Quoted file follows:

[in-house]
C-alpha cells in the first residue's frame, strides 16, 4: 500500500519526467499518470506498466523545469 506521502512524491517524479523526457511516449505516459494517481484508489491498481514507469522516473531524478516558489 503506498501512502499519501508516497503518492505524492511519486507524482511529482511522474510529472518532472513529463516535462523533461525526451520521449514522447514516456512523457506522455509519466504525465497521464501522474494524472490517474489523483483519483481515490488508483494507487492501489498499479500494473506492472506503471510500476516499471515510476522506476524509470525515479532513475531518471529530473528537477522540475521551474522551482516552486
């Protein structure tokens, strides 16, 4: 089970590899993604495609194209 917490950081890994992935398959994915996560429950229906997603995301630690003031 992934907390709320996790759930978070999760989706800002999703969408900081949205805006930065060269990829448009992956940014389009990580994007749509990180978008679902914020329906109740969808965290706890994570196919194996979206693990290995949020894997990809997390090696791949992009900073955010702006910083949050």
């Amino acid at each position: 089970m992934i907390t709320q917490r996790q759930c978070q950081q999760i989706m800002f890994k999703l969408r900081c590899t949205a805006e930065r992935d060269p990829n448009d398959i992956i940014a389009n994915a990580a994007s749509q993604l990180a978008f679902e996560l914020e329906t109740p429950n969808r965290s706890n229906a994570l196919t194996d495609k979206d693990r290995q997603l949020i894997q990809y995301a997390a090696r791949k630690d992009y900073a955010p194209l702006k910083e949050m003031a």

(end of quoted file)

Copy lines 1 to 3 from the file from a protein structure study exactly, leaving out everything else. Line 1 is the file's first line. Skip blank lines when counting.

[in-house]
C-alpha cells in the first residue's frame, strides 16, 4: 500500500519526467499518470506498466523545469 506521502512524491517524479523526457511516449505516459494517481484508489491498481514507469522516473531524478516558489 503506498501512502499519501508516497503518492505524492511519486507524482511529482511522474510529472518532472513529463516535462523533461525526451520521449514522447514516456512523457506522455509519466504525465497521464501522474494524472490517474489523483483519483481515490488508483494507487492501489498499479500494473506492472506503471510500476516499471515510476522506476524509470525515479532513475531518471529530473528537477522540475521551474522551482516552486
């Protein structure tokens, strides 16, 4: 089970590899993604495609194209 917490950081890994992935398959994915996560429950229906997603995301630690003031 992934907390709320996790759930978070999760989706800002999703969408900081949205805006930065060269990829448009992956940014389009990580994007749509990180978008679902914020329906109740969808965290706890994570196919194996979206693990290995949020894997990809997390090696791949992009900073955010702006910083949050």